Antoine Béchamp

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Antoine Béchamp


Antoine Béchamp


October 16, 1816(1816-10-16)
Bassing, Moselle, France


April 15, 1908 (aged 91)
Paris, France





Known for

Identifying parasites in silkworm diseases


Louis Pasteur


Wilhelm Reich, Gaston Naessens, Alan Cantwell

Pierre Jacques Antoine Béchamp was a French biologist. He studied silkworm parasites, and was the first to synthesise Atoxyl.



[edit] Biography

Béchamp was born on October 16, 1816 in Bassing, a small village in the Moselle region of France. He died on April 15, 1908 in Paris.

[edit] Contribution to science

Béchamp worked on silkworm diseases, identifying one as due to a parasite — a separate, smaller organism which entered the body from outside, in this case causing disease. However in a period when considerable scientific interest and effort was applied to this problem, his more complex and thorough understanding of the interaction between colloidal lifeforms and their role in disease as is generally accepted today did not have mass audience appeal like that of Pasteur.[1]

He was a contemporary of Louis Pasteur, who developed the currently accepted germ theory, and of Robert Koch whose postulates are the basis of deciding whether a microbe is the cause of a disease. Bechamp however maintained the abandoned pleomorphic theory — essentially that bacteria change form and are not the cause of, but the result of, disease, arising from tissues rather than from a germ of constant form. This has also been called the cellular disease theory, in that scavenging bacteria are supposed to arise from what he called microzymas. "Micro" meaning small and "zymas" referring to a special class of immortal enzymes. He postulated these microzymas to be normally present in matter (including tissues)and that they had either a life or death giving quality depending on the cellular terrain.

His theory was discarded by science in favor of Pasteur's repeatable demonstrations. Other pleomorphists since then are Wilhelm Reich, Gaston Naessens, Alan Cantwell[citation needed], Günther Enderlein (1872-1968) and Robert Young (author).

Atoxyl was first synthesized in 1859 by Antoine Béchamp by chemically reacting aniline and arsenic acid. Béchamp chose the name Atoxyl referring to the reduced toxicity of the resulting compound, compared to arsenic. In 1908, Paul Ehrlich and Sahachiro Hata used Atoxyl as the basis for their discovery of Salvarsan.

Some science historians[2] suggest that Eduard Buchner, in his 1897 work, merely repeated experiments already made by Béchamp in 1857. This is not the case : what Buchner obtained with yeast "zymase", and without yeast cells, was alcoholic fermentation, while Béchamp had explicitly stated that, in these circumstances, he only obtained sugar inversion, and no alcoholic fermentation[3].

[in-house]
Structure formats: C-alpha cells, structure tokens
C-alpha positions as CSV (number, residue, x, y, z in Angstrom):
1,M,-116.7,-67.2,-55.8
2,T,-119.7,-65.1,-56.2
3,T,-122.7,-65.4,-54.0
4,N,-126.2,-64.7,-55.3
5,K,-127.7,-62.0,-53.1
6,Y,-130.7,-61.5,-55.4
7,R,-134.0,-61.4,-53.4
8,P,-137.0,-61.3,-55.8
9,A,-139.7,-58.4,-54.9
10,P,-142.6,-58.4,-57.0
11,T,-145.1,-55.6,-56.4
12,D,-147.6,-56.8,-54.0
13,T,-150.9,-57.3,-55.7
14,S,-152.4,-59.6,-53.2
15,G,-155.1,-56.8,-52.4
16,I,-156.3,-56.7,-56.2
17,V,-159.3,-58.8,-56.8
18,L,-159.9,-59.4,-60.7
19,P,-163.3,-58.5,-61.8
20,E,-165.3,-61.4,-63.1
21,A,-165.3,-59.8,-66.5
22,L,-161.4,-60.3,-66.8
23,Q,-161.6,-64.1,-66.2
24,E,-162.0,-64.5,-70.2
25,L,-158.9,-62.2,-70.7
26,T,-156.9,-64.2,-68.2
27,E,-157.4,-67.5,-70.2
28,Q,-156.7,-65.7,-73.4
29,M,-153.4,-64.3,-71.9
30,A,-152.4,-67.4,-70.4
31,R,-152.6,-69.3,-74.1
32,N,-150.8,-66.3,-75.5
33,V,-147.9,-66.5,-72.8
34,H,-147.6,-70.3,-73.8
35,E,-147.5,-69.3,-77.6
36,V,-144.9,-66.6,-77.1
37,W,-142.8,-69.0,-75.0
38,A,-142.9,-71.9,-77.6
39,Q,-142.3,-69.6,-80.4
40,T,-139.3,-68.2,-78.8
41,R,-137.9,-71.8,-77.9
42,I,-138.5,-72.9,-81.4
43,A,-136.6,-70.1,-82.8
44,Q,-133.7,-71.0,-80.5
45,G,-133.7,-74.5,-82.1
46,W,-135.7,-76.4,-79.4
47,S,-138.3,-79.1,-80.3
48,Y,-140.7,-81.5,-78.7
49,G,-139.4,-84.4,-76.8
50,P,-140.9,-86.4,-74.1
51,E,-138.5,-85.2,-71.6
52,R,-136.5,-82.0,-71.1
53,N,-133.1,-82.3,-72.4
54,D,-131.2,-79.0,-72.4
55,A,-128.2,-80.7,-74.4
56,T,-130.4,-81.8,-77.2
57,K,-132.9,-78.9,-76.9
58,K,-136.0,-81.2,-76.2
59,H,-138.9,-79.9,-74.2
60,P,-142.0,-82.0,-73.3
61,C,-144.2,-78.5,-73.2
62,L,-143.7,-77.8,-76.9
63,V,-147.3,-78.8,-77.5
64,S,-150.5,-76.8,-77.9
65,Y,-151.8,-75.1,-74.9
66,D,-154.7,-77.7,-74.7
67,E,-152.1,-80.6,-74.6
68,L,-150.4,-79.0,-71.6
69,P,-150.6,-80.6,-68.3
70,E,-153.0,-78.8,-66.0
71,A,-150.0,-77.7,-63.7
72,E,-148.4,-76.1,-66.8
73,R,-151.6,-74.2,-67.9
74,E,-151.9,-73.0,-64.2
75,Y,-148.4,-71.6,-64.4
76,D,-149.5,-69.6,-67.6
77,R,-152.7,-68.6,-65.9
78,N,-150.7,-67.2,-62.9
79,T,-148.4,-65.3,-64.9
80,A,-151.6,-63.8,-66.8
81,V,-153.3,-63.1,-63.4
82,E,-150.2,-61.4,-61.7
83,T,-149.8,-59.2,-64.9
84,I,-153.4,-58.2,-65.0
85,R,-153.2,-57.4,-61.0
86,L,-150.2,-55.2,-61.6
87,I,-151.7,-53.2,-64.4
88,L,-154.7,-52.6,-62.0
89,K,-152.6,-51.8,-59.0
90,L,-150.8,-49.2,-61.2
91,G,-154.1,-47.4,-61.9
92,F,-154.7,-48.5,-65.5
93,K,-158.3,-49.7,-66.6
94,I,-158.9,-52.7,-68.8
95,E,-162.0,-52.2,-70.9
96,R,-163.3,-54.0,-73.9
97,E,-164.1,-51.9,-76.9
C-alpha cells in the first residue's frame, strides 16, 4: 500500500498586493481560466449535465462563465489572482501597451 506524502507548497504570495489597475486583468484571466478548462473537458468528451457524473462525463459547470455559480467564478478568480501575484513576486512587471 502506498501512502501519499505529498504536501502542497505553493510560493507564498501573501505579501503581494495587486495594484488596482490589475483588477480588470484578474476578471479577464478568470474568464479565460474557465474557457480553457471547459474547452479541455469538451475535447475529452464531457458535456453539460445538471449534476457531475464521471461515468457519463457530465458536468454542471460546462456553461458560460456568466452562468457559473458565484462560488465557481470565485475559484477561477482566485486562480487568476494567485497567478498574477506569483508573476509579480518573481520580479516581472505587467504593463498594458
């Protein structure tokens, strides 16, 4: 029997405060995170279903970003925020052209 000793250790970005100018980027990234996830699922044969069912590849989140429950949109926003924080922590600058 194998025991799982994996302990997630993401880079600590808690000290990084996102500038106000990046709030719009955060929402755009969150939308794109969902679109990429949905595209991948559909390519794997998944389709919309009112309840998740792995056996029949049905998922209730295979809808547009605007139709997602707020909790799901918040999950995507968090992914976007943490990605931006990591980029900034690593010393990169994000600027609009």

[edit] Contribution to industry

At the time of mauveine's discovery, aniline was an expensive laboratory compound, but it was soon prepared "by the ton" using a process previously discovered by Antoine Béchamp.[4]

[edit] Academic Record

[edit] Publications of Bechamp and Pasteur published on "Comptes rendus de l'académie des sciences"

Publications of papers on silkworm diseases can be downloaded free on the French site of The "Comptes rendus de l'Académie des sciences"[5]

[edit] Publications with mention of Béchamp

[edit] Books of Antoine Béchamp

Readers who to want read Béchamp's books should see the bibliography in the book of Marie Nonclercq, Antoine Béchamp, l'homme et le savant.

[edit] Books in English mentioning Antoine Béchamp

[edit] Books in French mentioning Antoine Béchamp

[edit] References

  1. ^ Béchamp, Les microzymas, éd. Centre international d’études A. Béchamp (1990, reedition of book published in 1883), p. 757.
  2. ^ " Our textbooks, however, erroneously tell us that Buchner was the first to extract an enzyme from yeast, and call it zymase, a 'breakthrough' that was achieved in 1897, some 35 years after Bechamp's experiments ! " (Milton Wainwright, " Early history of microbiolgy ", Advances in applied microbiology, vol. 52, 2003, pp. 333-355, partly available on Google Books, esp. pp. 341-342.)
  3. ^ Antoine Béchamp, Les microzymas, Paris, 1883 (repr. Paris, 1990), pp. 286-288
  4. ^ Perkin, William Henry. 1861-06-08. "Proceedings of Checmical Societies: Chemical Society, Thursday, May 16, 1861." The Chemical News and Journal of Industrial Science. Retrieved on 2007-09-24.
  5. ^ Comptes rendus de l’Académie des sciences.

[edit] External links

Retrieved from "http://en.wikipedia.org/wiki/Antoine_B%C3%A9champ"

Categories: 1816 births | 1908 deaths | French biologists

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